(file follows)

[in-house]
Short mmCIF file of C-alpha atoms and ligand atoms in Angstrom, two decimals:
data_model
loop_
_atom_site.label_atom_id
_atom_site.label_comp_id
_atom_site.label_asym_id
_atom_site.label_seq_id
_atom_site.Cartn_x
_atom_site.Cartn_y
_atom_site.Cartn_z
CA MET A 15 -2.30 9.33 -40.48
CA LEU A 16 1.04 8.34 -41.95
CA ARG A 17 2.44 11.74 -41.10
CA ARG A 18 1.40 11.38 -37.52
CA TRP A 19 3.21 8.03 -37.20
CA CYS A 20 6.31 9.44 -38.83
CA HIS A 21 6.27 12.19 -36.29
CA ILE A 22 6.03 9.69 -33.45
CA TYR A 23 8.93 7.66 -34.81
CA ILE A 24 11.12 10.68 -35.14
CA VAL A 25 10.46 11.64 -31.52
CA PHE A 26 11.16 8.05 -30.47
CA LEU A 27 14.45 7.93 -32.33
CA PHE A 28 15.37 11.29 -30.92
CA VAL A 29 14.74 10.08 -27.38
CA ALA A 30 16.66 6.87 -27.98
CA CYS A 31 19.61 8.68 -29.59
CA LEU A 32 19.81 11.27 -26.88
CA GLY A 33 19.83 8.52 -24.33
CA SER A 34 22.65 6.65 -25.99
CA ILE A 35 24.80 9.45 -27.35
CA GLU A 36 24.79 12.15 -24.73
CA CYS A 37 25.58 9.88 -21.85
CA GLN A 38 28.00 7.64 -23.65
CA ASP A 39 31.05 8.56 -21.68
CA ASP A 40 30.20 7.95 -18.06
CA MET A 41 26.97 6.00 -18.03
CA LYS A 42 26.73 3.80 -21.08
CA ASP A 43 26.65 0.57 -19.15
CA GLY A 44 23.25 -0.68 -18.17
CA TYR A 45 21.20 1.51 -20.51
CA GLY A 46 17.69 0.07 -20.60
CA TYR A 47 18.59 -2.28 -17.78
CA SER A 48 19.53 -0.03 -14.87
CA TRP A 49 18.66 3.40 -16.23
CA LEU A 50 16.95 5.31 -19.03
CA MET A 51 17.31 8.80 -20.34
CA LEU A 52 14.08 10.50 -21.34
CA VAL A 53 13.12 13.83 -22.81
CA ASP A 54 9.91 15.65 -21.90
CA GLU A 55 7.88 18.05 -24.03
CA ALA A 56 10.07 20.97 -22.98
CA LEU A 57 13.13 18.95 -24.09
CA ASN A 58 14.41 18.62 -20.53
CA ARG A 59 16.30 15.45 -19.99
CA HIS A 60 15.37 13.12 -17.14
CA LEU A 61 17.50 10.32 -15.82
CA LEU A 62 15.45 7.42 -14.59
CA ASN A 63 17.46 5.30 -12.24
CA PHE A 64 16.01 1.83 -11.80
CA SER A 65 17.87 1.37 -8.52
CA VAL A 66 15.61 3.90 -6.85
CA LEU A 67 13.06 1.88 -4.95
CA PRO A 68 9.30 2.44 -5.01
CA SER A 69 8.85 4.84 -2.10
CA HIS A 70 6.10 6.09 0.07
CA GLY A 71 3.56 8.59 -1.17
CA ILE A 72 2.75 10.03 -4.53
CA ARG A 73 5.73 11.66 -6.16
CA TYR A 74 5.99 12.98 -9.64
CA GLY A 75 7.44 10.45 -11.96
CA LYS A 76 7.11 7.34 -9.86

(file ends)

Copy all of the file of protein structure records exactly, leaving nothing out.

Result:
[in-house]
Short mmCIF file of C-alpha atoms and ligand atoms in Angstrom, two decimals:
data_model
loop_
_atom_site.label_atom_id
_atom_site.label_comp_id
_atom_site.label_asym_id
_atom_site.label_seq_id
_atom_site.Cartn_x
_atom_site.Cartn_y
_atom_site.Cartn_z
CA MET A 15 -2.30 9.33 -40.48
CA LEU A 16 1.04 8.34 -41.95
CA ARG A 17 2.44 11.74 -41.10
CA ARG A 18 1.40 11.38 -37.52
CA TRP A 19 3.21 8.03 -37.20
CA CYS A 20 6.31 9.44 -38.83
CA HIS A 21 6.27 12.19 -36.29
CA ILE A 22 6.03 9.69 -33.45
CA TYR A 23 8.93 7.66 -34.81
CA ILE A 24 11.12 10.68 -35.14
CA VAL A 25 10.46 11.64 -31.52
CA PHE A 26 11.16 8.05 -30.47
CA LEU A 27 14.45 7.93 -32.33
CA PHE A 28 15.37 11.29 -30.92
CA VAL A 29 14.74 10.08 -27.38
CA ALA A 30 16.66 6.87 -27.98
CA CYS A 31 19.61 8.68 -29.59
CA LEU A 32 19.81 11.27 -26.88
CA GLY A 33 19.83 8.52 -24.33
CA SER A 34 22.65 6.65 -25.99
CA ILE A 35 24.80 9.45 -27.35
CA GLU A 36 24.79 12.15 -24.73
CA CYS A 37 25.58 9.88 -21.85
CA GLN A 38 28.00 7.64 -23.65
CA ASP A 39 31.05 8.56 -21.68
CA ASP A 40 30.20 7.95 -18.06
CA MET A 41 26.97 6.00 -18.03
CA LYS A 42 26.73 3.80 -21.08
CA ASP A 43 26.65 0.57 -19.15
CA GLY A 44 23.25 -0.68 -18.17
CA TYR A 45 21.20 1.51 -20.51
CA GLY A 46 17.69 0.07 -20.60
CA TYR A 47 18.59 -2.28 -17.78
CA SER A 48 19.53 -0.03 -14.87
CA TRP A 49 18.66 3.40 -16.23
CA LEU A 50 16.95 5.31 -19.03
CA MET A 51 17.31 8.80 -20.34
CA LEU A 52 14.08 10.50 -21.34
CA VAL A 53 13.12 13.83 -22.81
CA ASP A 54 9.91 15.65 -21.90
CA GLU A 55 7.88 18.05 -24.03
CA ALA A 56 10.07 20.97 -22.98
CA LEU A 57 13.13 18.95 -24.09
CA ASN A 58 14.41 18.62 -20.53
CA ARG A 59 16.30 15.45 -19.99
CA HIS A 60 15.37 13.12 -17.14
CA LEU A 61 17.50 10.32 -15.82
CA LEU A 62 15.45 7.42 -14.59
CA ASN A 63 17.46 5.30 -12.24
CA PHE A 64 16.01 1.83 -11.80
CA SER A 65 17.87 1.37 -8.52
CA VAL A 66 15.61 3.90 -6.85
CA LEU A 67 13.06 1.88 -4.95
CA PRO A 68 9.30 2.44 -5.01
CA SER A 69 8.85 4.84 -2.10
CA HIS A 70 6.10 6.09 0.07
CA GLY A 71 3.56 8.59 -1.17
CA ILE A 72 2.75 10.03 -4.53
CA ARG A 73 5.73 11.66 -6.16
CA TYR A 74 5.99 12.98 -9.64
CA GLY A 75 7.44 10.45 -11.96
CA LYS A 76 7.11 7.34 -9.86